February 17, 2016 Rabid Dogs (Movie Review)
French film Enragés premiered at the Cannes Film Festival back in May of 2015. A remake of Mario Bava’s 1974 cult classic of the same name, it received an official release in France as of last September 30th, and soon IFC picked up the film for distribution in the USA. Now re-titled Rabid Dogs, the directorial debut of Éric Hannezo, as well as the writing and screenplay debut of Michael J. Carroll, Yannick Dahan, and Benjamin Rataud, it premiered domestically as of January 22nd for American fans to take a gander at.
A fast-moving, action-packed Thriller that follows the getaway trail of three fugitives after a bank heist has gone wrong, it is broad daylight during the morning rush hour commute when a bomb filled with purple smoke immerses the air on a busy street in France. Three armed men – Vincent (François Arnaud: I Killed My Mother 2009, The Borgias 2011), Manu (Franck Gastambide: Porn in the Hood 2012, I Kissed a Girl 2015), and Le Chef (Laurent Lucas: I Hate Love 1997, In My Skin 2002) – make their way out of the bank in gas masks shooting out into the crowd to avoid being captured by police. They get into the car where the fourth man, Sabri (Guillaume Gouix: Midnight in Paris 2011, Attila Marcel 2013), is waiting as the getaway driver. As they speed off towards their escape, they move in and out of traffic to avoid police. That is until they swerve in the wrong direction and hit a van head on. With their car totaled, they now need a new plan. They remain hidden on the top of a parking garage while the police scour the city to find them. At this point, they make their way into the mall, which is below the parking garage. There are officers everywhere.
Trying to blend in, they now realize that one of them is injured as they see a blood trail following behind them. Once they are spotted by a security guard, guns are blazing and they now seek a hostage to avoid being detained. As they make their way to the basement of the parking garage, they capture a woman (Virginie Ledoyen: The Beach 2000, 8 Women 2002) who has just finished shopping. Threatening to kill her if police do not back away, they take her, her vehicle, and continue their escape. With one suspect being severely injured from a gunshot wound, the other three leave him behind in an alleyway. They take the money and the female prisoner and look for another mode of transportation. At this time, a vehicle crosses their path, driven by a man (Lambert Wilson: Catwoman 2004, Babylon A.D. 2008).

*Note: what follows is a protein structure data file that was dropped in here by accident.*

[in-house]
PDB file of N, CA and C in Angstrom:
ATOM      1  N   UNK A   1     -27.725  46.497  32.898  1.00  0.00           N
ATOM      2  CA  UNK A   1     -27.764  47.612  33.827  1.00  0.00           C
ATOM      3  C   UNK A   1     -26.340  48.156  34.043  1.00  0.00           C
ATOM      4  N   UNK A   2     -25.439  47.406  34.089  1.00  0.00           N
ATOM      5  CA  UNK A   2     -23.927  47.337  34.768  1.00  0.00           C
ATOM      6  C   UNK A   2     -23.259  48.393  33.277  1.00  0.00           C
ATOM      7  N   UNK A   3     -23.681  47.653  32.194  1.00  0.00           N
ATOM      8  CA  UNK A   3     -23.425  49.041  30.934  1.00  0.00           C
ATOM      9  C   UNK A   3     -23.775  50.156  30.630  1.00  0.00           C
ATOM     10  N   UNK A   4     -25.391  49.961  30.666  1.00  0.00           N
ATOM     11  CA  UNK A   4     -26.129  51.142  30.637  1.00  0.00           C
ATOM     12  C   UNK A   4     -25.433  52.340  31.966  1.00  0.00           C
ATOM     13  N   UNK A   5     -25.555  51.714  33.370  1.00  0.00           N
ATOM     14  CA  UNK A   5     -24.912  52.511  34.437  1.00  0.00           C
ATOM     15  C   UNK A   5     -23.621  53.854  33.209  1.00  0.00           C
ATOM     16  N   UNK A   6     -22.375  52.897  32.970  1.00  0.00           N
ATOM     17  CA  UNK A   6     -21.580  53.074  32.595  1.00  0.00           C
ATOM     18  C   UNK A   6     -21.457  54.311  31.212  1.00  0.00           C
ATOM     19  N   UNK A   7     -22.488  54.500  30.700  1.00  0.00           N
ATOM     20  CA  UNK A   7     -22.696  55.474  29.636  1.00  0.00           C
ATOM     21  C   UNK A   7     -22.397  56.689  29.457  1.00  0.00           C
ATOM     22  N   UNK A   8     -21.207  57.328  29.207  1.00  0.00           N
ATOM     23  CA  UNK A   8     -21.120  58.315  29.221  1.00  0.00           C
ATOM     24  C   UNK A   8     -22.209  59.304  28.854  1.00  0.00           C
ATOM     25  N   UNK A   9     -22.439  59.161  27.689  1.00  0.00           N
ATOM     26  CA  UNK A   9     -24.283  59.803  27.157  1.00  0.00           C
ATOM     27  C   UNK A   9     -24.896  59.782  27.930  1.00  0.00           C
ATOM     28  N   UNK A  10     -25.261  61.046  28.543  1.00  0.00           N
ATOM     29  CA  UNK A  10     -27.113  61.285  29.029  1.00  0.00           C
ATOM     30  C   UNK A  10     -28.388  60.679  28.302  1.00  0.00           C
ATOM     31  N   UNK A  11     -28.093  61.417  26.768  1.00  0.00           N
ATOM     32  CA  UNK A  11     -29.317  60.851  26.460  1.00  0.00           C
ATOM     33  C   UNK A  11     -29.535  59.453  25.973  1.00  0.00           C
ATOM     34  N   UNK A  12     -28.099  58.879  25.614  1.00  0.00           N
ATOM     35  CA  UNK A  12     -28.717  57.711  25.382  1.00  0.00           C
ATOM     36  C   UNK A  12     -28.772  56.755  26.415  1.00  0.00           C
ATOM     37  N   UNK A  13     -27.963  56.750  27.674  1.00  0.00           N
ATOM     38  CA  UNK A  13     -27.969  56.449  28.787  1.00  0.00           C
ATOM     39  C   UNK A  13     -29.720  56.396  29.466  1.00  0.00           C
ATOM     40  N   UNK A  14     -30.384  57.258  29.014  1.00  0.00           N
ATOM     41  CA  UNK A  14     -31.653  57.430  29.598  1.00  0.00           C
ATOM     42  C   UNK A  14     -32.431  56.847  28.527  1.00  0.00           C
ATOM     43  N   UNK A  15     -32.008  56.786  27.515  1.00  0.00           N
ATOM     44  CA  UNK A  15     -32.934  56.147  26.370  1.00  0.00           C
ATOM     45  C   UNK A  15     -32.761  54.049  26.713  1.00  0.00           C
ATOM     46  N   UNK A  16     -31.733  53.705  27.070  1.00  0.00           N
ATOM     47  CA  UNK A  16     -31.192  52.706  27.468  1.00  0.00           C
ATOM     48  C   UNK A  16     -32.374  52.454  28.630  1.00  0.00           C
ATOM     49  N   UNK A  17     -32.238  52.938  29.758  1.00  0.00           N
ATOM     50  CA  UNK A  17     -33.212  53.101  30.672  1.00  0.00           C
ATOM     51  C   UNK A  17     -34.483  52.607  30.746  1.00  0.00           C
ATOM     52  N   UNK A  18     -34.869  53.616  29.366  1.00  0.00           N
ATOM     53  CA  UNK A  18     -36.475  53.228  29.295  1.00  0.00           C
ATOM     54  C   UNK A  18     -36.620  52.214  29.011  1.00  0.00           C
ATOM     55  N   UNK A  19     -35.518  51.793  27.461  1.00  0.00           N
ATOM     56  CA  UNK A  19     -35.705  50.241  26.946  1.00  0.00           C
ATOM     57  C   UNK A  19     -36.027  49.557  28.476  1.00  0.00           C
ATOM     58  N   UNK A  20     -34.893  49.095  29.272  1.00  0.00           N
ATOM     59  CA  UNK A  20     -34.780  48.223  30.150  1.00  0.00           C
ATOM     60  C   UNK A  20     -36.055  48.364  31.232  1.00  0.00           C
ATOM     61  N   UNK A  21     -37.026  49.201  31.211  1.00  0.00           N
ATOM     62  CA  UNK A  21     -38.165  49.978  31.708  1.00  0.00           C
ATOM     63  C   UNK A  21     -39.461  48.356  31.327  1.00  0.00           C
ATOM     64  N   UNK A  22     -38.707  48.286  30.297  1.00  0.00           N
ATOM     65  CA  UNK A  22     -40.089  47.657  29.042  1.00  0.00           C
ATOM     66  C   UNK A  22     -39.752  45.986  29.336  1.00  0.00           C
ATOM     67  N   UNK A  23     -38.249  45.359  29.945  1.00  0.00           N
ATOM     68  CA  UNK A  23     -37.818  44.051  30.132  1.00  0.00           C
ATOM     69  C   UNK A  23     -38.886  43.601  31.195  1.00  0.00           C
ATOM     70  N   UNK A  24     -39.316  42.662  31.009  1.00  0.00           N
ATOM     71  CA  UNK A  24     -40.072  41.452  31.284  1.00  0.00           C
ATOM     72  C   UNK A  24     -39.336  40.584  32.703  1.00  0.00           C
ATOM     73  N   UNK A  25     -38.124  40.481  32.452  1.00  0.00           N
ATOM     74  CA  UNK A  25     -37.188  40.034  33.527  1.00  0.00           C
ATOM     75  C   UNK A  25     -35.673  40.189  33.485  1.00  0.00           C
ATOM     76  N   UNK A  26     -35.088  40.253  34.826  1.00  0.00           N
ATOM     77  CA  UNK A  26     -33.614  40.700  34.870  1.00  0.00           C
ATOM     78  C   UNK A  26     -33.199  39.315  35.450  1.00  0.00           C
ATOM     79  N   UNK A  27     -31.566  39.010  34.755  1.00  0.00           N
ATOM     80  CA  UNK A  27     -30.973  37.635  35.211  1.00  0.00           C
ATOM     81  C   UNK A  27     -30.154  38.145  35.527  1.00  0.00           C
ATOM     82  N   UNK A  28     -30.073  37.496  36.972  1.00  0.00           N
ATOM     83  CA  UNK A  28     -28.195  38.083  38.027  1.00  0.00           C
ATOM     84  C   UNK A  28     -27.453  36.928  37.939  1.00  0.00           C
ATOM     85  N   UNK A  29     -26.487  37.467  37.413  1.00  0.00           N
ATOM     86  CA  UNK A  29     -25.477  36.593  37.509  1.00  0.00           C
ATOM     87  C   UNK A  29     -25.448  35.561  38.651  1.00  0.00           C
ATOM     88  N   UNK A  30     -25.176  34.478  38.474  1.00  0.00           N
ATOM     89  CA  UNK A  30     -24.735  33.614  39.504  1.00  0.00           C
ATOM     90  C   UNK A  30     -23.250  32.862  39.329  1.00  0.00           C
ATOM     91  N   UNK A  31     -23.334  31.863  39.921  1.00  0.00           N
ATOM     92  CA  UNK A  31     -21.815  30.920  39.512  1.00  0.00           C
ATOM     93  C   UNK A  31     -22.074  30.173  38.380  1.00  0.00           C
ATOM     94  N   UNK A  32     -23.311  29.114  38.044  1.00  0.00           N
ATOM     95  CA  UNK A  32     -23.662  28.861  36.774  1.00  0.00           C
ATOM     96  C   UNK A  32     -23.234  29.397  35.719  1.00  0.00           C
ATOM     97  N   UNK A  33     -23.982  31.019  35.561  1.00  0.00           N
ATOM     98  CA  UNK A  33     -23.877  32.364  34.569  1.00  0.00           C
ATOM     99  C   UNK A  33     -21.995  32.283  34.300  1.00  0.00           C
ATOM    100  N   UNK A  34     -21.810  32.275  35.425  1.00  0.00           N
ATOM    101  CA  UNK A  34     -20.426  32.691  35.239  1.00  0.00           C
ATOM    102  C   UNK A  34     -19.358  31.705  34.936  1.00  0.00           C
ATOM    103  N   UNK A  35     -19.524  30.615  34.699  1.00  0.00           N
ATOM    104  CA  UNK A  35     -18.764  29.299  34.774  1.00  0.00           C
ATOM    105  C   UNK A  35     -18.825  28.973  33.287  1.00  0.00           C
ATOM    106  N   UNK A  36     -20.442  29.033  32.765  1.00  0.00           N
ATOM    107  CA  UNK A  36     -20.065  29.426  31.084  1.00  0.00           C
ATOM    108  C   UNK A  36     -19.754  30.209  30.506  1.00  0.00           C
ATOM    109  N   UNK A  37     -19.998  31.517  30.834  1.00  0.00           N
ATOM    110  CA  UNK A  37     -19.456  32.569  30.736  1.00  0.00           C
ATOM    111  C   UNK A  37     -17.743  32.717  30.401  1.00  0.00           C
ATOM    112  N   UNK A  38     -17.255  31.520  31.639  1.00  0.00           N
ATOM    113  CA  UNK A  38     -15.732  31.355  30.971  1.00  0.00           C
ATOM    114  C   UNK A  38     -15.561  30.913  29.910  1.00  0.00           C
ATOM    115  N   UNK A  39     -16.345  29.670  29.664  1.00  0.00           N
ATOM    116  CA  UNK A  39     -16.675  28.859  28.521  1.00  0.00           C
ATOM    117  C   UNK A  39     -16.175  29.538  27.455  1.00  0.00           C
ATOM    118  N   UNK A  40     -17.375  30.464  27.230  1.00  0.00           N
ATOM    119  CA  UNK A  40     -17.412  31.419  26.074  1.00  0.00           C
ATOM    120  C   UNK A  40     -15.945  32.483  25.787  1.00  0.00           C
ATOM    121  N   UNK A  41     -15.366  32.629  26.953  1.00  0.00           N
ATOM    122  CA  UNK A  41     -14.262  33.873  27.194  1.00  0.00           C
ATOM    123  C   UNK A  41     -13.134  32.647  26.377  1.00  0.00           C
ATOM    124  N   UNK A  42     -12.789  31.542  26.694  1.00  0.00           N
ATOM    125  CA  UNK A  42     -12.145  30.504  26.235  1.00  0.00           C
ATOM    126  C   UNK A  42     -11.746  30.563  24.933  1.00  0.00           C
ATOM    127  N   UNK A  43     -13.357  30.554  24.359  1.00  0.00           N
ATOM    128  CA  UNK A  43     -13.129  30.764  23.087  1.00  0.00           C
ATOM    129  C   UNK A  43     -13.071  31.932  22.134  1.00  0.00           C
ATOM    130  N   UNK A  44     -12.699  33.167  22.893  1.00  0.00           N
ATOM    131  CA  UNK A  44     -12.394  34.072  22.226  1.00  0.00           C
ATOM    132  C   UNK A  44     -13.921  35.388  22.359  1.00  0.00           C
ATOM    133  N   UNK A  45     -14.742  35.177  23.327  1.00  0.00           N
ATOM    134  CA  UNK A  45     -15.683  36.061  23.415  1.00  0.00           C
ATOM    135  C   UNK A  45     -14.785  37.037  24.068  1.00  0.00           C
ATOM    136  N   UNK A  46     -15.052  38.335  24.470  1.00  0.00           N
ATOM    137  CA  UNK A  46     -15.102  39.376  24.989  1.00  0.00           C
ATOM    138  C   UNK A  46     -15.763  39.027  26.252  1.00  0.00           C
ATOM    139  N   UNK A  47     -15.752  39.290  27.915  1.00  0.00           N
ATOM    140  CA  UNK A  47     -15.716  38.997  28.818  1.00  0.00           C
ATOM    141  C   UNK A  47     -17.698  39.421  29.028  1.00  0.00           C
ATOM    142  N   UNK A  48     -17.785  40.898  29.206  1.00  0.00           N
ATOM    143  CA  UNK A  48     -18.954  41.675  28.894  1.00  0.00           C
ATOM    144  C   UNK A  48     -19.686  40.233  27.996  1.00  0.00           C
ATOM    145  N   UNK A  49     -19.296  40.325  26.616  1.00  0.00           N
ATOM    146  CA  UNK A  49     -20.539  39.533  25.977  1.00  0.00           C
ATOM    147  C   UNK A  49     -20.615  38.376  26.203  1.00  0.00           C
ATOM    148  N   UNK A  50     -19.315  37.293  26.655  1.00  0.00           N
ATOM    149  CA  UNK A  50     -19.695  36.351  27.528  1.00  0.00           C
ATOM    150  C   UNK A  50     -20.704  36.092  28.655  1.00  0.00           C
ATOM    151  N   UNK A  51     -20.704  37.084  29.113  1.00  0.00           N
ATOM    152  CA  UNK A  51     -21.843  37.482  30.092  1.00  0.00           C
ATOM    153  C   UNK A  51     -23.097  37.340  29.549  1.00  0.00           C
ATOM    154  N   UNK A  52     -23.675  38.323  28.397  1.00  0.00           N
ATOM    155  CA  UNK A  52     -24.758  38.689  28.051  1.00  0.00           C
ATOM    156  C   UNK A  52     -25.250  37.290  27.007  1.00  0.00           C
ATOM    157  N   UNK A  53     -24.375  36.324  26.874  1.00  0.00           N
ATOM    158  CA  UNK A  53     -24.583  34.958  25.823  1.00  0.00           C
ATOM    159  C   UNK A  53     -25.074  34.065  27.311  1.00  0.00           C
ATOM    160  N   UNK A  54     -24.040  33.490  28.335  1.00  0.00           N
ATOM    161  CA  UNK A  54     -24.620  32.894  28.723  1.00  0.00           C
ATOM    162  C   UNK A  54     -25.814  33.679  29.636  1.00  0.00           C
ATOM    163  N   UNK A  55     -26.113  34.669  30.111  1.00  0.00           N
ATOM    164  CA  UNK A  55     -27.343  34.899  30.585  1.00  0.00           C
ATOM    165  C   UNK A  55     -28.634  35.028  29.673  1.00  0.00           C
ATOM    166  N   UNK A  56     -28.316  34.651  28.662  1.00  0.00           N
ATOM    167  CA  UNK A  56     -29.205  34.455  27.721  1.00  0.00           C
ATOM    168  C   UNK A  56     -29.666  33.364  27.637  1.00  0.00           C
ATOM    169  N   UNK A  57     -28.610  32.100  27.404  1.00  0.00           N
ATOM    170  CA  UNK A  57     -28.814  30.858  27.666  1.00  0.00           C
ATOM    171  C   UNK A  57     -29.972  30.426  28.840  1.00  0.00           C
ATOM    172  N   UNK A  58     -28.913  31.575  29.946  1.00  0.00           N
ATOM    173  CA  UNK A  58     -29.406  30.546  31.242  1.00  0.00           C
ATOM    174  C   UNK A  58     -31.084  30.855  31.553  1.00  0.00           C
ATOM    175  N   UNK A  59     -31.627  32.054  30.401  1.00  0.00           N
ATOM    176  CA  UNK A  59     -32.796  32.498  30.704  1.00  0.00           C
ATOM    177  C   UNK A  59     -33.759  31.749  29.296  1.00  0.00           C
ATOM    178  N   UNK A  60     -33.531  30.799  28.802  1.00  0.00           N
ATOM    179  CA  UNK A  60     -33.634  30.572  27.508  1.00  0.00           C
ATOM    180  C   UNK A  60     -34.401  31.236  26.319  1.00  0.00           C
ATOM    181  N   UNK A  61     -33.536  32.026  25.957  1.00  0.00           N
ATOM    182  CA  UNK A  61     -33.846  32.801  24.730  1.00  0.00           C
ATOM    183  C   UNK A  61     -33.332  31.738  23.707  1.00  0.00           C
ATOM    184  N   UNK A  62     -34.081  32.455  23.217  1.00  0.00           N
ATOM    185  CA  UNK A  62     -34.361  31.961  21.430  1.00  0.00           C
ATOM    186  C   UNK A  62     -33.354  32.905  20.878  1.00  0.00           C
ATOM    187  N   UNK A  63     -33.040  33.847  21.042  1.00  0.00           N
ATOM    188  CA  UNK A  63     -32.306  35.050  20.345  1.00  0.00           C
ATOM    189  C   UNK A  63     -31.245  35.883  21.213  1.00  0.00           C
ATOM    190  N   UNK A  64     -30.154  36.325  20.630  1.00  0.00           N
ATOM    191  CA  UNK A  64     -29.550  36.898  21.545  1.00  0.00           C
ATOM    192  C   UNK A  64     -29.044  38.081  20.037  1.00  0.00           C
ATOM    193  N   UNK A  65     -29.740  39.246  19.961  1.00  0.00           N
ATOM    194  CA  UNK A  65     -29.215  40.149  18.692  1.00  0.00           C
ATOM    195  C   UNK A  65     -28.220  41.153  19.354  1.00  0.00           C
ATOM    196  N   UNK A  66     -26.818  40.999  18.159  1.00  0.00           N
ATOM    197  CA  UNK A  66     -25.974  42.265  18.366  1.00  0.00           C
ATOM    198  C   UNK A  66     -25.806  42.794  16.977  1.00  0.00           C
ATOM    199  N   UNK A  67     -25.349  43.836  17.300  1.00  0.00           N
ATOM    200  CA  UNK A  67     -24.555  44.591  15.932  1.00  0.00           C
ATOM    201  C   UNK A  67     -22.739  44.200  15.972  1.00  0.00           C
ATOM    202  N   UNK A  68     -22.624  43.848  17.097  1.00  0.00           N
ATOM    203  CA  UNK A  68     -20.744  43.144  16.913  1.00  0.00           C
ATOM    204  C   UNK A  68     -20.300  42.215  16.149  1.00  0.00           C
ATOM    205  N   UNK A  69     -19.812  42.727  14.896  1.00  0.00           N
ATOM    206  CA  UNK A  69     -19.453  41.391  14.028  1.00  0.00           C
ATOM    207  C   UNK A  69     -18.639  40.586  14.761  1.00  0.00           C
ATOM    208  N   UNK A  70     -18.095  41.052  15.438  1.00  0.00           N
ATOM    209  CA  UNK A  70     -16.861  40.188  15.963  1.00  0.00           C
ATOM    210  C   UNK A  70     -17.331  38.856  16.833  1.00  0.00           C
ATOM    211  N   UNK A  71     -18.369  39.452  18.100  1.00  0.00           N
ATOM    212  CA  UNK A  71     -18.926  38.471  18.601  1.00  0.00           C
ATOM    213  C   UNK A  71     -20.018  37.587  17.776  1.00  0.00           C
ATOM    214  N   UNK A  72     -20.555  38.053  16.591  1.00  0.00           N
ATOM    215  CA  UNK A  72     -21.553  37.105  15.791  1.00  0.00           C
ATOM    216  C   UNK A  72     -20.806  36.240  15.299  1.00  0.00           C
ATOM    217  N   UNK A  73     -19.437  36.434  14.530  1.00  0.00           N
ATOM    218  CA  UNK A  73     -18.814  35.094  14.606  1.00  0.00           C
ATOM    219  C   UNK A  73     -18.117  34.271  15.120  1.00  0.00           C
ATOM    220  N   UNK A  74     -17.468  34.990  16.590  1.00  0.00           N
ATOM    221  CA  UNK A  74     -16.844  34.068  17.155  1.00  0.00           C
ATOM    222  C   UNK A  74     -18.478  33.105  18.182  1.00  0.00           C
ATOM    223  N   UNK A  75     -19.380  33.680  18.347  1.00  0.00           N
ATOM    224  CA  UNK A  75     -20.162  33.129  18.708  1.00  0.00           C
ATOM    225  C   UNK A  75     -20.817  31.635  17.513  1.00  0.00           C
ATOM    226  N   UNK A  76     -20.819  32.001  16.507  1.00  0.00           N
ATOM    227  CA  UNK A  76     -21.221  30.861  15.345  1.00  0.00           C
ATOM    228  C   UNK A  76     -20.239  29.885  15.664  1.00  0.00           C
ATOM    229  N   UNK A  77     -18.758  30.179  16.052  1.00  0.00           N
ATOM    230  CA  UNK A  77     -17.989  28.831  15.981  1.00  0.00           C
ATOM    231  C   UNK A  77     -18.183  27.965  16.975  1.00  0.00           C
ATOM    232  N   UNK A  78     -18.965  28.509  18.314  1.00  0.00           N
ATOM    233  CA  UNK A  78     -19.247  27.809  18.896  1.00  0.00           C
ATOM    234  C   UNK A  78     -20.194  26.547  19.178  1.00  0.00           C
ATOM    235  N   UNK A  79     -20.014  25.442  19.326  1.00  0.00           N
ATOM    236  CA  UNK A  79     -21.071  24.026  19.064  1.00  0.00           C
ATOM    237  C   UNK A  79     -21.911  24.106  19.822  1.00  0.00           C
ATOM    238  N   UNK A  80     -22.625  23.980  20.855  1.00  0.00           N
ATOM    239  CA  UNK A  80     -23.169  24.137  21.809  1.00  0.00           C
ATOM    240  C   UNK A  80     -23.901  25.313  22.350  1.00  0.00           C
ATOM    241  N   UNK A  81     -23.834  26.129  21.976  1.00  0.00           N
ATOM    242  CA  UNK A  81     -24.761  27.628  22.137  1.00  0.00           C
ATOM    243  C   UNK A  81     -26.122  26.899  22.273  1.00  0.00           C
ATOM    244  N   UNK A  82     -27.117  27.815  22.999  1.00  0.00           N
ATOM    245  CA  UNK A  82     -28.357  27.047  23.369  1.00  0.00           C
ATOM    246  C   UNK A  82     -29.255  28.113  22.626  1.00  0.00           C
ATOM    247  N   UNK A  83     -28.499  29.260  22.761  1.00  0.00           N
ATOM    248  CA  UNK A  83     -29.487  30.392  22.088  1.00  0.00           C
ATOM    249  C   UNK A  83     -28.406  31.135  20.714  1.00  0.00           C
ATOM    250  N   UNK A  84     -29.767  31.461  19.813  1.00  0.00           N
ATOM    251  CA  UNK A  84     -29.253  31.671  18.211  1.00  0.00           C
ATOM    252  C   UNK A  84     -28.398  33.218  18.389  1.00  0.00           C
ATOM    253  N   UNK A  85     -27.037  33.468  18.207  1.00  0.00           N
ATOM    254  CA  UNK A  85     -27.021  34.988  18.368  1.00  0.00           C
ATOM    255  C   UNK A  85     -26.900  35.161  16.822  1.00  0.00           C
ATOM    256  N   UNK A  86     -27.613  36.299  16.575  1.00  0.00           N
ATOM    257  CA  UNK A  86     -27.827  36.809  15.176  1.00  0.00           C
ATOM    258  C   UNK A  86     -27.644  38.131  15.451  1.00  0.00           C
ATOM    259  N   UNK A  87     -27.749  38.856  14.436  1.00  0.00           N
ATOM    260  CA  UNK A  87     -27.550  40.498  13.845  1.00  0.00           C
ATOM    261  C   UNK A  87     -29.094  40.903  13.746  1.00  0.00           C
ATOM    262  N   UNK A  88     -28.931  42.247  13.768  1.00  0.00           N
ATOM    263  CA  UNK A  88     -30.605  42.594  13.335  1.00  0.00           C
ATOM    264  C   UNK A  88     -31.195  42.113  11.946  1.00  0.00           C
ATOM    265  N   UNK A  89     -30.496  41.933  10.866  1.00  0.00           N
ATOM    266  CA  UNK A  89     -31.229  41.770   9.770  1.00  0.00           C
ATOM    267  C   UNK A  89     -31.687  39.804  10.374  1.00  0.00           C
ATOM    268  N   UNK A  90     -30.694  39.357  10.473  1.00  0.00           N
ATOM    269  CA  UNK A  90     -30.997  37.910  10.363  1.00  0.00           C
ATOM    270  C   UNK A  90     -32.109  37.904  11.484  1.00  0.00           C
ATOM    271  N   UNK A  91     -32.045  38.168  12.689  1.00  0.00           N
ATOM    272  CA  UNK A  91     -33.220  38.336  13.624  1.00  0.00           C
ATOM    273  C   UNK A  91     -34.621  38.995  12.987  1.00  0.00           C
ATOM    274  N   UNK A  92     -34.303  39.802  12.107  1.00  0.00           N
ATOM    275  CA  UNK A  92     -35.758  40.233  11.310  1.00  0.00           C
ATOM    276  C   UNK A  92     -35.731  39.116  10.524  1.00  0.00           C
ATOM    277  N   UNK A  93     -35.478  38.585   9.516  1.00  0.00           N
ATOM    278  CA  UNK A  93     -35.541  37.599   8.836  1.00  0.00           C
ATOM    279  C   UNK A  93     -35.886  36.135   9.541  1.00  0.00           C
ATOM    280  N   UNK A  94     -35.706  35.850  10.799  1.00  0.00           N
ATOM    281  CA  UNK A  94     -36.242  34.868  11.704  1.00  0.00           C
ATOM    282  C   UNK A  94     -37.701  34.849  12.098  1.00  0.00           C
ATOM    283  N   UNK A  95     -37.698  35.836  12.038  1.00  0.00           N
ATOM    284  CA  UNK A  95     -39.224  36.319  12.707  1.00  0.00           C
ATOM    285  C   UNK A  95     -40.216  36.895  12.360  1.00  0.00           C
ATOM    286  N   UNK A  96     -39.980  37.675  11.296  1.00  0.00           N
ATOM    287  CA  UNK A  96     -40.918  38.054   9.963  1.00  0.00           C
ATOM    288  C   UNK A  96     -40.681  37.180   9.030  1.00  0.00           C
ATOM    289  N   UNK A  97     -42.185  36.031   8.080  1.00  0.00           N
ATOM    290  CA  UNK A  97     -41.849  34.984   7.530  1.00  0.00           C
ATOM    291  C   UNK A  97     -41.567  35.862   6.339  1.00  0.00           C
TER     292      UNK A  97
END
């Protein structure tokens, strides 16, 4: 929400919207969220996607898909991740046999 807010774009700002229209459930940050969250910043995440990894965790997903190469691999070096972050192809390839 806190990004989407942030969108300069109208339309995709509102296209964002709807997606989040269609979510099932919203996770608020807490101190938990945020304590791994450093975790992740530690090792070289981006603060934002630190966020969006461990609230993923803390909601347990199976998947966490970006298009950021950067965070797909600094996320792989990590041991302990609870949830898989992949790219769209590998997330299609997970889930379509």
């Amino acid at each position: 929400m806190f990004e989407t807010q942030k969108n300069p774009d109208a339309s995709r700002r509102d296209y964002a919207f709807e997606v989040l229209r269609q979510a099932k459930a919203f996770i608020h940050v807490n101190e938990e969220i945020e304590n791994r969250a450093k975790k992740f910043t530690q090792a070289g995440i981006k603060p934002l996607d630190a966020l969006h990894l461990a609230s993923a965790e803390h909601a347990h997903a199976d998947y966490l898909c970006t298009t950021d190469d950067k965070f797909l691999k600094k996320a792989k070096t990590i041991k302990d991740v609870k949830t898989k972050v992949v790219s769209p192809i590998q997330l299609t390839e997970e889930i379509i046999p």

As they stop his vehicle, they hold him at gunpoint and demand he drive them to the border. Unbeknownst to the criminals, there is a four year old girl in the car and she is wrapped in a blanket, unresponsive. The father expresses how ill she is and begs them to release her. He explains that they need to get to a scheduled hospital visit where she will be getting a transplant that is necessary for her survival. Without concern or empathy, the men insist that he shut up and just drive. This is how the unsuspected journey continues to unfold. With their pictures splattered all over the news, they try to avoid all human contact. These efforts prove to be futile as they continue to have various encounters, leaving their body count climbing. Throughout the movie, the woman and father try to plot ways to escape their grasp but they are unsuccessful. The woman is more impatient and impulsive with her actions whereas the father is more calculating with his attempts. Together they must figure out a way to avoid being killed and save the little girl during this violent road trip.
There is something to be said about Foreign Films such as Rabid Dogs in that they are always raw and unapologetic. Films such as this satisfy a craving that only movie connoisseur’s desire. With that said, Rabid Dogs is a highly entertaining picture that is constantly keeping the viewer in suspense with anticipation for each scene. To sum it up, as stated in the best line of the movie, “Things are not what they seem.” CrypticRock gives Rabid Dogs 4 out of 5 stars.